One of the first stories I can remember reading was an illustrated version of Henry Lawson’s “The Loaded Dog”. Even now I can clearly picture that stupid old dog running happily at his masters with a stick of burning dynamite in his mouth. I spent whole afternoons poring over that story, and growing up in a Vietnamese speaking household the gold miners and Lawson’s humour seemed to represent something quintessentially Australian.
So when I read Lawson’s ‘The Drover’s Wife’ for the first time for Meanjin’s Tournament of Books, it was instantly familiar. The setting for both stories is classic Australian bush, and the characters all speak in the broad bushman’s vernacular. Both stories feature loyal but slightly dopey dogs. But where “The Loaded Dog” is the exemplar of Lawson’s hilarious farce, ‘The Drover’s Wife’ paints a far bleaker picture with the same materials.
For although the eponymous wife is surrounded by open land, it takes on a claustrophobic quality in her loneliness and isolation: ‘Bush all round—bush with no horizon, for the country is flat.’ The walls really start closing in when the children discover a snake is hiding under their floorboards, and their mother spends the night fretfully watching out for the snake’s attack. As she dozes in and out of sleep she recalls her hardships in the perpetual absence of the drover; we learn that she is no longer a ‘girl-wife’ but a fully-fledged ‘bushwoman’. But Lawson doesn’t hesitate to remind us that for all her resourcefulness, ‘There are things that a bush woman cannot do.’
If Lawson is iconic of a certain type of Australian literature, then Nam Le’s ‘Love and Honour and Pity and Pride and Compassion and Sacrifice’ is emblematic of something at the very other end of the spectrum of Aussie lit. I have to admit, reading this story again after I’d first read it in 2008, I was even more emotionally floored the second time around. I was also more impressed—on the second reading I realised just how densely written this story is, and how much complexity there is beneath the deceptively flowing prose.
In the story Le grapples with the heavy concepts of intergenerational trauma, ethnic literature and appalling crimes against humanity. Not to mention the multiple layers of metafictionality and murky autobiography scattered throughout.
But the reason I find this story so compelling isn’t that it’s very clever, or even that it is beautifully written (which it is), but that it has heart. It’s the relationship between the story’s narrator, the fictional Nam Le, and his estranged father, that drives the story. There’s a moment when the teenage Nam sees his father after running away from home, and rather than being upset or angry, the father just speaks to his son ‘as he would speak to a friend, to anyone’. Nam writes ‘and it undid me.’
That unraveling, that only parents seem capable of instigating, prompts the question that underlines the whole story. It’s a question that all writers should ask: ‘Why write?’ And unlike in ‘The Drover’s Wife'—which veers into sentimentality when the bushwoman’s son exclaims 'Mother, I won’t never go drovin’; blast me if I do'—there is no simple answer in 'Love and Honour and Pity…’. In response to his son’s desire to tell his story in order to have the victims of war remembered, the father says ‘Only you’ll remember. I’ll remember. They will read and clap their hands and forget.’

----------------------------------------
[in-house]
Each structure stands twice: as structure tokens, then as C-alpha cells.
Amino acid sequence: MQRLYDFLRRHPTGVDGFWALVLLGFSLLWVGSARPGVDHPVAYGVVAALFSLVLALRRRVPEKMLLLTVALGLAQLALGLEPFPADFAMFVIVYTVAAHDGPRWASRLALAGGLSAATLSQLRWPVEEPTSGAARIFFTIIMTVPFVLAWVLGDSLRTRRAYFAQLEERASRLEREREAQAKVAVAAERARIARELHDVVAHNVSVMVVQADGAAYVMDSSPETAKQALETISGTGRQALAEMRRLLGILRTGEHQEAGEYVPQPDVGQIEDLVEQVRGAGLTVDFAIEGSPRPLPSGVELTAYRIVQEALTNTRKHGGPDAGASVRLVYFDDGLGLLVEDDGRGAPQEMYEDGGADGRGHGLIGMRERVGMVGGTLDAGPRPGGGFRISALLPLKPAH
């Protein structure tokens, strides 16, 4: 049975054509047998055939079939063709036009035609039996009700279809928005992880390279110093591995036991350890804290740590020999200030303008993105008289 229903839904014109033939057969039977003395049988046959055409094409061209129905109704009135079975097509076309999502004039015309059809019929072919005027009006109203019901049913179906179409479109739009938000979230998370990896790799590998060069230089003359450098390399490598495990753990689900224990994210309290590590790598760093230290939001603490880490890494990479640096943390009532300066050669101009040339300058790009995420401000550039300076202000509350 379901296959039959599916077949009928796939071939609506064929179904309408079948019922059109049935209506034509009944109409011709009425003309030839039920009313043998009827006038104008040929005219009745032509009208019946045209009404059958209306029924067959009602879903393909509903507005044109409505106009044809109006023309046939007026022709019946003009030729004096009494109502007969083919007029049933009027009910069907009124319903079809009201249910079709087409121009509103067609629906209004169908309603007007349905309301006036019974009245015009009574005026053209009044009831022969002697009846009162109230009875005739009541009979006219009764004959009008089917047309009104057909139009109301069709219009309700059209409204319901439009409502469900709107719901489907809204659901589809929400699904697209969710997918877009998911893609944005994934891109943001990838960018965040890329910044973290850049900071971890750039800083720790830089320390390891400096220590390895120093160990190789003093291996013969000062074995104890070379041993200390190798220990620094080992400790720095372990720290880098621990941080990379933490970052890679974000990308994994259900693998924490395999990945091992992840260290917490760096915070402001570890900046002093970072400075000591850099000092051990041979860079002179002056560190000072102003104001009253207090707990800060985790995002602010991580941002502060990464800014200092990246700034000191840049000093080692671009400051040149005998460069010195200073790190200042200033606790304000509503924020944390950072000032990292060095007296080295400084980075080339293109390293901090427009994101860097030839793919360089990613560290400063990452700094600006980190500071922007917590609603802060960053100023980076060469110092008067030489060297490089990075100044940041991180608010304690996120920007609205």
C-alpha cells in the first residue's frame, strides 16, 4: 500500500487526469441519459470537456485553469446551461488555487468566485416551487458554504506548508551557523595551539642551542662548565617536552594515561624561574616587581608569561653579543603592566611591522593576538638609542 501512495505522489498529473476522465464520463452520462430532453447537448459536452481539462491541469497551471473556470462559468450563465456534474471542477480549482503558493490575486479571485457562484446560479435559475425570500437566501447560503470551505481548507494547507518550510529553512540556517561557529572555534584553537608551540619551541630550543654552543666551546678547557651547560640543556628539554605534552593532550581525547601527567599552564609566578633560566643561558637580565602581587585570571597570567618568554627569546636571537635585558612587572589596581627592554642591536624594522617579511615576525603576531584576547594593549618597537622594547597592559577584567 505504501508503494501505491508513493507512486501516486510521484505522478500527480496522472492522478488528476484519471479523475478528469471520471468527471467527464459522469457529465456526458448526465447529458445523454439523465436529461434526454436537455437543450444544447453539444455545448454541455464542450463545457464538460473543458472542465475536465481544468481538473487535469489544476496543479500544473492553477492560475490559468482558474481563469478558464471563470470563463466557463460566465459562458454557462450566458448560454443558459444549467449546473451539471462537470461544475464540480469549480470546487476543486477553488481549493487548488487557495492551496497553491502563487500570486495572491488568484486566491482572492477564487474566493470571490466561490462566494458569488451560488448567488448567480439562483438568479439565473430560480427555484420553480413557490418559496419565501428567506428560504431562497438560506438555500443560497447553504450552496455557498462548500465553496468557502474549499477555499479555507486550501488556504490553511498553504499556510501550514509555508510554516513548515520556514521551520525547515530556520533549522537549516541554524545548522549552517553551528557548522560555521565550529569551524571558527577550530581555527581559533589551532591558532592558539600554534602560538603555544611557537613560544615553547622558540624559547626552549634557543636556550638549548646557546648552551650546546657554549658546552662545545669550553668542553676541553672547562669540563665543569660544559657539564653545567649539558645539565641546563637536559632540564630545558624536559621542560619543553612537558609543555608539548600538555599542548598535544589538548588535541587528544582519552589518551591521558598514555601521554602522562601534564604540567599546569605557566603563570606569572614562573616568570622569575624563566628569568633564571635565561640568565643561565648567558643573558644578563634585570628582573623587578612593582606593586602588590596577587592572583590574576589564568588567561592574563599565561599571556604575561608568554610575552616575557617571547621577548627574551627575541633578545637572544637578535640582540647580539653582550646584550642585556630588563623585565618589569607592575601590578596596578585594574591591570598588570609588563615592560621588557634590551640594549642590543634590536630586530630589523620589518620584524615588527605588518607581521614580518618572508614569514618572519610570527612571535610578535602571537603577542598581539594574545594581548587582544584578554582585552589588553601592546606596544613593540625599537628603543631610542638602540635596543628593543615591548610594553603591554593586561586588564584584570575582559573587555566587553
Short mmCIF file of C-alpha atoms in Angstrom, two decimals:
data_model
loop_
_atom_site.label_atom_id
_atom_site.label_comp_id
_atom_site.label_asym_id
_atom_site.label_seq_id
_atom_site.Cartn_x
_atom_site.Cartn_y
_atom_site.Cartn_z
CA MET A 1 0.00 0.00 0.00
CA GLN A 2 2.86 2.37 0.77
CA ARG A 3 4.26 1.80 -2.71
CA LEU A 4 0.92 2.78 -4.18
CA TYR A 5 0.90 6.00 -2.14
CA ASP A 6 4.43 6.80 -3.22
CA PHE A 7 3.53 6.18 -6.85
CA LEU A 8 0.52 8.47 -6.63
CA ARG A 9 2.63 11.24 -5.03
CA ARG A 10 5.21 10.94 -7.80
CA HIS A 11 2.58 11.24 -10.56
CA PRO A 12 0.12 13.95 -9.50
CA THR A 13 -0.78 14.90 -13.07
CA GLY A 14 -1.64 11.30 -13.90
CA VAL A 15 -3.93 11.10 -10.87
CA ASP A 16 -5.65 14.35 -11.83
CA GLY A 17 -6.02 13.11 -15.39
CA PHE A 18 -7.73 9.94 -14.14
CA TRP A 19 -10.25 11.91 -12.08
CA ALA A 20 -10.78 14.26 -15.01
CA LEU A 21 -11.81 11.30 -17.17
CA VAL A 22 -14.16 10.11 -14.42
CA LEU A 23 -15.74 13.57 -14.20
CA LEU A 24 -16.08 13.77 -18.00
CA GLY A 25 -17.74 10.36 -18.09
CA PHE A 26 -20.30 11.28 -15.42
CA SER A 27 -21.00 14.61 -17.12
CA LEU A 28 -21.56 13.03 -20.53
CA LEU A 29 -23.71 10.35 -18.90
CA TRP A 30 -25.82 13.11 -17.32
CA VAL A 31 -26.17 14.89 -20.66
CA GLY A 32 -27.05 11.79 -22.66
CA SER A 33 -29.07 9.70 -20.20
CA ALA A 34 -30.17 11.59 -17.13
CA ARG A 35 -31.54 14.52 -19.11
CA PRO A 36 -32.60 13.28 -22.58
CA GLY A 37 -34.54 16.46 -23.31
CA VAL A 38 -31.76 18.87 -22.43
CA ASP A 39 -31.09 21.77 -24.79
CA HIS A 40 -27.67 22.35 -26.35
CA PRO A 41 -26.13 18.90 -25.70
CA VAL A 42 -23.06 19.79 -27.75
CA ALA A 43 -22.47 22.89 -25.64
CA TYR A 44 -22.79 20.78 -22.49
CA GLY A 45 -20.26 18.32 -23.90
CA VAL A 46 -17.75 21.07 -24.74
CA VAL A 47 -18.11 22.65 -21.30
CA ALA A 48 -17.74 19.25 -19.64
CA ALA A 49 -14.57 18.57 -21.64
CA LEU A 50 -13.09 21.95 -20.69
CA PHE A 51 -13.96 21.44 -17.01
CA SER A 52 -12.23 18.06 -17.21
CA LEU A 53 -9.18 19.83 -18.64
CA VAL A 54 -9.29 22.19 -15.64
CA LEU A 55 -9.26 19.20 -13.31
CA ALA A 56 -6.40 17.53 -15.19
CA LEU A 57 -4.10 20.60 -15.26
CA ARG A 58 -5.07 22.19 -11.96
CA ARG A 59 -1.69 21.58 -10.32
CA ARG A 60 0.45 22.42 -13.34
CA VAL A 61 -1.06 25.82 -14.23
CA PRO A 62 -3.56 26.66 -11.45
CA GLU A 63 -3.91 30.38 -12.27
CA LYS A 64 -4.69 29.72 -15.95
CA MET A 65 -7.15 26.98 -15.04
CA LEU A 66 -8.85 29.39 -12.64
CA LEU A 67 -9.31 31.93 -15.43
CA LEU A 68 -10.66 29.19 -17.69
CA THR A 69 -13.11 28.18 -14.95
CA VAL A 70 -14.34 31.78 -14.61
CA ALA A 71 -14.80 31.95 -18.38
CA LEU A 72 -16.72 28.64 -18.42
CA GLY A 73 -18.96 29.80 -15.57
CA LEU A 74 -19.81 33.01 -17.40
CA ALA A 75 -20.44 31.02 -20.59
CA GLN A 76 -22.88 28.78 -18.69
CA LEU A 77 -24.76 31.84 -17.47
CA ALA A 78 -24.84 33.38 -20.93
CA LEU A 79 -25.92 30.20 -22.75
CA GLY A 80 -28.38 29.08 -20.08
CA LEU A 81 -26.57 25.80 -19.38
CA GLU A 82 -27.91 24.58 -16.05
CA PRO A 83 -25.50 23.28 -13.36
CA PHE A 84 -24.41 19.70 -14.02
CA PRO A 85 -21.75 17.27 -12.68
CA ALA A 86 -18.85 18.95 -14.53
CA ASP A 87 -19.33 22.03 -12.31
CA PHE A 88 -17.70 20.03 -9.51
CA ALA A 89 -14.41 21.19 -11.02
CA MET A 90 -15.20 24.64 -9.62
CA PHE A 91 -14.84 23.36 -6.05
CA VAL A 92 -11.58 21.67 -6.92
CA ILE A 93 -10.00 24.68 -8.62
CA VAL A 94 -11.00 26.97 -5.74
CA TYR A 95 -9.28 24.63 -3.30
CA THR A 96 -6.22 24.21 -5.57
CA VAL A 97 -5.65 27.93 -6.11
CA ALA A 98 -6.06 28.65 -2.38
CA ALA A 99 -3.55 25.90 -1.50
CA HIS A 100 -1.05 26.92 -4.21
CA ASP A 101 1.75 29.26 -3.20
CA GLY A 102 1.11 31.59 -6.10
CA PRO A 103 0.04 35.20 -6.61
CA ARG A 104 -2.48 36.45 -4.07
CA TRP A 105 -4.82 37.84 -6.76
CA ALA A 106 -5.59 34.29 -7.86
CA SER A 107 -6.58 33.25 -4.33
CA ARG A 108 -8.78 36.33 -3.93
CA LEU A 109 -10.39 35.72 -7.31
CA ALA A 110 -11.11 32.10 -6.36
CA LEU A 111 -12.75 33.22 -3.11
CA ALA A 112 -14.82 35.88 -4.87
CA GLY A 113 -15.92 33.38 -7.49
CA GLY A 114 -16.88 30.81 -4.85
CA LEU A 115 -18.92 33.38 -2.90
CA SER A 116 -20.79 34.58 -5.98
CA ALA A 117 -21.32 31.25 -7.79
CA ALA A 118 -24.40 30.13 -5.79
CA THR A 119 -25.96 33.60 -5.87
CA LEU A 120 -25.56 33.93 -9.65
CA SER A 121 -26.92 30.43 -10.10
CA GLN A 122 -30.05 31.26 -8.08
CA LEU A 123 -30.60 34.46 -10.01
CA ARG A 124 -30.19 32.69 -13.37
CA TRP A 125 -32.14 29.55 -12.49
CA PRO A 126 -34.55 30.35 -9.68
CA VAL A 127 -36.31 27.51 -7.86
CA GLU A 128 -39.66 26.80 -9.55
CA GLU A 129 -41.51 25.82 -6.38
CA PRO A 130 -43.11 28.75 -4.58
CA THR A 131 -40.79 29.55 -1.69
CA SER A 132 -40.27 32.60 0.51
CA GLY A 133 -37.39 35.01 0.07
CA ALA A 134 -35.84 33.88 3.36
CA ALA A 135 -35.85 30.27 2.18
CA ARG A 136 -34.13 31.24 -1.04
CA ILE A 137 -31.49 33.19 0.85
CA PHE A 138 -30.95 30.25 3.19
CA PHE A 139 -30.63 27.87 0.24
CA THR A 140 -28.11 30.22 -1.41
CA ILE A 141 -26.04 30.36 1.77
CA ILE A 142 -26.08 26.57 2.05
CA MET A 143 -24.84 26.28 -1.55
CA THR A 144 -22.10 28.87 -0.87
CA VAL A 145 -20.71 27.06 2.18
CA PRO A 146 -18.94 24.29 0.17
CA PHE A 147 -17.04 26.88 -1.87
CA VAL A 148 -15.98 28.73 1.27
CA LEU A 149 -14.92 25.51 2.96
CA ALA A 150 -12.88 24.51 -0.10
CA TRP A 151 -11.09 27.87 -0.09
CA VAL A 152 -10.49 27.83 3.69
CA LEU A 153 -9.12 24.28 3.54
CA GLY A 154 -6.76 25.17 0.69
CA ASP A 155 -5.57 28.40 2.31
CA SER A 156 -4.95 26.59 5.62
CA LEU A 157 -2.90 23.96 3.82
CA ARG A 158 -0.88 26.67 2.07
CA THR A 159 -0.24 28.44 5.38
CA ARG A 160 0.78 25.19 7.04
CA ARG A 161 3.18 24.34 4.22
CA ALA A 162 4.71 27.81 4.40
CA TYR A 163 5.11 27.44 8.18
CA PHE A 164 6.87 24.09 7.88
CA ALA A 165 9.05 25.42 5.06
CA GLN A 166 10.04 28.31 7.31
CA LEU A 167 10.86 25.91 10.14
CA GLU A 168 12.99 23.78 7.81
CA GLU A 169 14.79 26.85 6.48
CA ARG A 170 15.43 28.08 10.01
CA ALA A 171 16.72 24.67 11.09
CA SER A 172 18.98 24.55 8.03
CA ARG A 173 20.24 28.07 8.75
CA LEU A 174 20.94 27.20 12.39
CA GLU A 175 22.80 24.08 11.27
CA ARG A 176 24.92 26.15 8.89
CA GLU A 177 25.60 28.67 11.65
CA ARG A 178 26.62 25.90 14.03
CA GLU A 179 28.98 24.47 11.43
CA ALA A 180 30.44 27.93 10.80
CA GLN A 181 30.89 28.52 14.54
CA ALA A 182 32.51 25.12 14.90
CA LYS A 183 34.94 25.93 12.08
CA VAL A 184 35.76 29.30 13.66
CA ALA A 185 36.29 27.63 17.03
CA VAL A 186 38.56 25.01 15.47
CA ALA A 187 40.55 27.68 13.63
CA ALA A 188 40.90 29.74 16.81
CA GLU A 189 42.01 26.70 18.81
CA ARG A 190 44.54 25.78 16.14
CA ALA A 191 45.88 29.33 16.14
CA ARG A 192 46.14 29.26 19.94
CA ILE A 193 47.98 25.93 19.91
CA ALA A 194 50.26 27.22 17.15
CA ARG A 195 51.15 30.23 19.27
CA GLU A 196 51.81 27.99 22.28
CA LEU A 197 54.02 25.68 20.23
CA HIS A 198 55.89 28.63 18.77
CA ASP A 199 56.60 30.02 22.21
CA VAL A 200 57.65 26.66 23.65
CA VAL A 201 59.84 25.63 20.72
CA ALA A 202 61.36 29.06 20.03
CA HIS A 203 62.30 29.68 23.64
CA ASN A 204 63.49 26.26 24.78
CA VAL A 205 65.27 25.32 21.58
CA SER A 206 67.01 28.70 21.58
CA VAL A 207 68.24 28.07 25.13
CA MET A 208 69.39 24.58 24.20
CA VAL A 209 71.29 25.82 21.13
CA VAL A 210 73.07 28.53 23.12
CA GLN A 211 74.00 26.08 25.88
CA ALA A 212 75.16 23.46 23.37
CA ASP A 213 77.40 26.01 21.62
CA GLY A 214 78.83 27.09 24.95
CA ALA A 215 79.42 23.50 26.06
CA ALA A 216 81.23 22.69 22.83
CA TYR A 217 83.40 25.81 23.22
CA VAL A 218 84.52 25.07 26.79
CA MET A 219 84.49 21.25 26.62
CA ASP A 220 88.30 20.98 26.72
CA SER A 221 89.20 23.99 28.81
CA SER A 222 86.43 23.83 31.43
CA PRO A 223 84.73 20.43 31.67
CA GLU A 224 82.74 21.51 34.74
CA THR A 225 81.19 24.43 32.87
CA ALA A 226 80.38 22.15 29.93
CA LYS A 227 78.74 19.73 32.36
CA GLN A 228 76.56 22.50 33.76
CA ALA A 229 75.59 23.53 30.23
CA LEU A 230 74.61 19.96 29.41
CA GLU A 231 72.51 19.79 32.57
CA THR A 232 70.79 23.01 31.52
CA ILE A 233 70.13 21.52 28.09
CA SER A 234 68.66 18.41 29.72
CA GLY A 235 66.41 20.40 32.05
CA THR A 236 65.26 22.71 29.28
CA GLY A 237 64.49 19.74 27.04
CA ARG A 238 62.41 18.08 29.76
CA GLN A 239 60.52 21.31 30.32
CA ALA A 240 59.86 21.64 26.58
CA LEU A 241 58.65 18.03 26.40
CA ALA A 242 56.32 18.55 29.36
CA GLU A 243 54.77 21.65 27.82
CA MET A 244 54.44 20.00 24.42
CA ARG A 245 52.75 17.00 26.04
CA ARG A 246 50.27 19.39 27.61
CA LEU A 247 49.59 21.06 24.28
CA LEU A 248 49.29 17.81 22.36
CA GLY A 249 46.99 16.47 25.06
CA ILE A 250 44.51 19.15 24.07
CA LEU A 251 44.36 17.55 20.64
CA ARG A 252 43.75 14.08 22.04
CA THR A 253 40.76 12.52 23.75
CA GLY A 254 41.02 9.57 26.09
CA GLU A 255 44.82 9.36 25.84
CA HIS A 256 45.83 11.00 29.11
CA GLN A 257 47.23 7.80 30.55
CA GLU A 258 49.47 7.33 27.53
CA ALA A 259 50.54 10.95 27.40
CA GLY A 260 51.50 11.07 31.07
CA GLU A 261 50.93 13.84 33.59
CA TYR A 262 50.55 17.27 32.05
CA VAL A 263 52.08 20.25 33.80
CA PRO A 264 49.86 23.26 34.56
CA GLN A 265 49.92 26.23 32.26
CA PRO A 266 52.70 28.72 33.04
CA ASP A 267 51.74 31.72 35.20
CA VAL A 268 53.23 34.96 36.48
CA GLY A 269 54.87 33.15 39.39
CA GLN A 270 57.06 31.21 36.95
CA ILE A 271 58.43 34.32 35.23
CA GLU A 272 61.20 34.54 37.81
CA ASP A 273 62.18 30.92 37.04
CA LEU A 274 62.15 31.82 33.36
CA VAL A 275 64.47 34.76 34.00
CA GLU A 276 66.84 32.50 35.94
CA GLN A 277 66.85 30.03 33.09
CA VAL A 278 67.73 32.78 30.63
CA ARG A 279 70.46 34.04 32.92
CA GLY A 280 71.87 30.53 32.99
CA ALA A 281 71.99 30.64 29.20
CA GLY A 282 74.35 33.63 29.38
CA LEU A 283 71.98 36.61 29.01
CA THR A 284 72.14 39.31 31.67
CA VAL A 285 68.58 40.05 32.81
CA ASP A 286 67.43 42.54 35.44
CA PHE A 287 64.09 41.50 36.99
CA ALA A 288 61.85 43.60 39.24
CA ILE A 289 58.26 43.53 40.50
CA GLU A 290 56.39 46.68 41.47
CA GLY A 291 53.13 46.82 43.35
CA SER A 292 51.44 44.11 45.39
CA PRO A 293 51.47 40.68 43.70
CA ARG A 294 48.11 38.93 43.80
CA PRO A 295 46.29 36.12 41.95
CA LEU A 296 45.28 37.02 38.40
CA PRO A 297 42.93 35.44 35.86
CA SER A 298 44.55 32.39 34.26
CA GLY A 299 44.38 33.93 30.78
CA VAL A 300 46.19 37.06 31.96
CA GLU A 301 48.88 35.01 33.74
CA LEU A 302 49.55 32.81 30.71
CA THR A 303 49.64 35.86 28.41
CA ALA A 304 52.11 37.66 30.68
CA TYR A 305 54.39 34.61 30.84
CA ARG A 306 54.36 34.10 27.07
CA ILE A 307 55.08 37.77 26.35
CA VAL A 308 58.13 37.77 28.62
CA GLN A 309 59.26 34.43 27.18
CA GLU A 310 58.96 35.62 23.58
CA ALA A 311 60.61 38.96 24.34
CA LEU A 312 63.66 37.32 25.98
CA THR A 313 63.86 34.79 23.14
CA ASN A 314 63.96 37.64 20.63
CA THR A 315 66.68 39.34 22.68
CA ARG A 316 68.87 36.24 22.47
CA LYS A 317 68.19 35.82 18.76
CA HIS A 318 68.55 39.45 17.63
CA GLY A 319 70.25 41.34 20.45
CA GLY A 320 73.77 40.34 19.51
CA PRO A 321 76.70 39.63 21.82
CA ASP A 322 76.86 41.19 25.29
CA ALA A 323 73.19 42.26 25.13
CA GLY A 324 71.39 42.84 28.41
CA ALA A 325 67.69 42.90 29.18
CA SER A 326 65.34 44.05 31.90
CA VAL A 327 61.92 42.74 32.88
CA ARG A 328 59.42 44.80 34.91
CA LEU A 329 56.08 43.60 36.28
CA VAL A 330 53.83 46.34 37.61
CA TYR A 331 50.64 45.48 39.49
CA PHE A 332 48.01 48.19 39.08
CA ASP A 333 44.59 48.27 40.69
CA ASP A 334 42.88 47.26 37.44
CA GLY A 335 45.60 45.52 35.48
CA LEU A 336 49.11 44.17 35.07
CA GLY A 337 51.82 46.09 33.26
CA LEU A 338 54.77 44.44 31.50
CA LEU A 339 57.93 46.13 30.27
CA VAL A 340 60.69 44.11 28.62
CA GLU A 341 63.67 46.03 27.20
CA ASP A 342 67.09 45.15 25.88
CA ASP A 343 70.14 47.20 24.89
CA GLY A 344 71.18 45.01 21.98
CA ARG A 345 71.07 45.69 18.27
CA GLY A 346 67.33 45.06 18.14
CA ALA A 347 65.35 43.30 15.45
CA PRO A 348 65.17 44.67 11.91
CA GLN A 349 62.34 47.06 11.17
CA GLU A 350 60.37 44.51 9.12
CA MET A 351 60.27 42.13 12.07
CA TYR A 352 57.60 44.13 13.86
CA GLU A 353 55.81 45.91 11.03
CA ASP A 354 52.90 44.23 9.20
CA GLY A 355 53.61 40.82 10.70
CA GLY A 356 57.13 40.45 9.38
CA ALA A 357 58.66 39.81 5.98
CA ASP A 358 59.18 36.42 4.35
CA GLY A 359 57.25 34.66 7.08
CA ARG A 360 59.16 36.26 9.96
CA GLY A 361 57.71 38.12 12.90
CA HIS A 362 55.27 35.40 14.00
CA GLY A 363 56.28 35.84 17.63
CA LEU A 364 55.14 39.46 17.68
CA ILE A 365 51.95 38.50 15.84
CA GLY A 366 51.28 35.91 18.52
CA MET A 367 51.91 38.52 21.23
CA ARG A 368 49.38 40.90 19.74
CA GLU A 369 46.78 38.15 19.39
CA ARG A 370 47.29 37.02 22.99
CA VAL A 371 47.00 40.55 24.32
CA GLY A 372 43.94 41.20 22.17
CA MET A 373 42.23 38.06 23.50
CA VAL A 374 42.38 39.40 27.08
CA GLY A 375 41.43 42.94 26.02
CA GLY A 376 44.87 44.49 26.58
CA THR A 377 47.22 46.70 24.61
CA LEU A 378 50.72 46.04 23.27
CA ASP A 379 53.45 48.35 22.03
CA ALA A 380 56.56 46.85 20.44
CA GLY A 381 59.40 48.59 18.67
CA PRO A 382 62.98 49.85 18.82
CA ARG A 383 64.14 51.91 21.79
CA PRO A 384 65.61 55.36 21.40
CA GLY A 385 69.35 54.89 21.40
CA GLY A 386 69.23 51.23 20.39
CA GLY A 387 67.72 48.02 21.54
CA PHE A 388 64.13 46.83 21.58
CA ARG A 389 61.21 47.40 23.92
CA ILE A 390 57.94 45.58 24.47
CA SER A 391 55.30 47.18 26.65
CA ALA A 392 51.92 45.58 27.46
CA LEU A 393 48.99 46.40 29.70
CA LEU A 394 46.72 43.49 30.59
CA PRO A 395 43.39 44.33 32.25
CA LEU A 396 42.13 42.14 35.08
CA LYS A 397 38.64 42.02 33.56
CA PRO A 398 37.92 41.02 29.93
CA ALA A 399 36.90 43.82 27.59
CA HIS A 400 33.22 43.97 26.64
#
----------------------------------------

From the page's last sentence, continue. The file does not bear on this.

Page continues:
Lawson offers us an interesting snapshot of frontier living in Australia’s past, but nothing like the emotional depth that Le provides. And if Lawson represents our literary past, then I’m giving this round to Le, whose writing augurs well for our literary future.
© André Dao
WINNER: LOVE AND HONOUR AND PITY AND PRIDE AND COMPASSION AND SACRIFICE by NAM LE
André Dao is the editor-in-chief of Right Now, a human rights media organisation. He’s also the editor of The Emerging Writer for the Emerging Writer’s Festival and a columnist at The Lifted Brow.
Ben: This match was judged by André Dao, who doesn’t like simple answers, which straightaway raised my suspicions, as I’ve learnt through experience that simple answers are, without exception, the best. Nevertheless, knowing that Dao was to judge, Lawson made an extreme tactical error in packing his story with simple answers. Lawson has to learn to adapt or he will never get far in this business. There may be things that a bushwoman cannot do, Henry, but there are things that a bush poet cannot do as well, and they include winning short story tournaments with stories about snakes under the floorboards. It’s schoolboy stuff, really. On the other hand Nam Le seems hip to the groove that this tournament is laying down, and his canny move mid-game to introduce metafictionality shows just how he likes to work the angles. As Patrick Smith said, I never metafictionality I didn’t like, and Lawson really never recovered from Le’s powerful meta-thrusts.
Jess: Powerful meta-thrusting, huh? My word, Benjamin. How you’ve managed to turn the commentary for a literary tournament into short fiction’s very own 50 Shades Of Grey, with Nam Le playing the role of a relentless Christian Grey and poor Henry Lawson stepping into the submissive shoes of one Anastasia Steele—well, I’m both surprised and also, secretly egging you on to continue getting your trash on. (slaps self, returns to the topic at hand) AHEM! Anyway, yes, this round saw Ye Olde Simplicity taught a valuable lesson by Hip Metafictionality, and the result is a great Australian wordsmith being forced to walk away from this competition empty-handed. Fare thee well, Henry Lawson. At least you have an awesome moustache.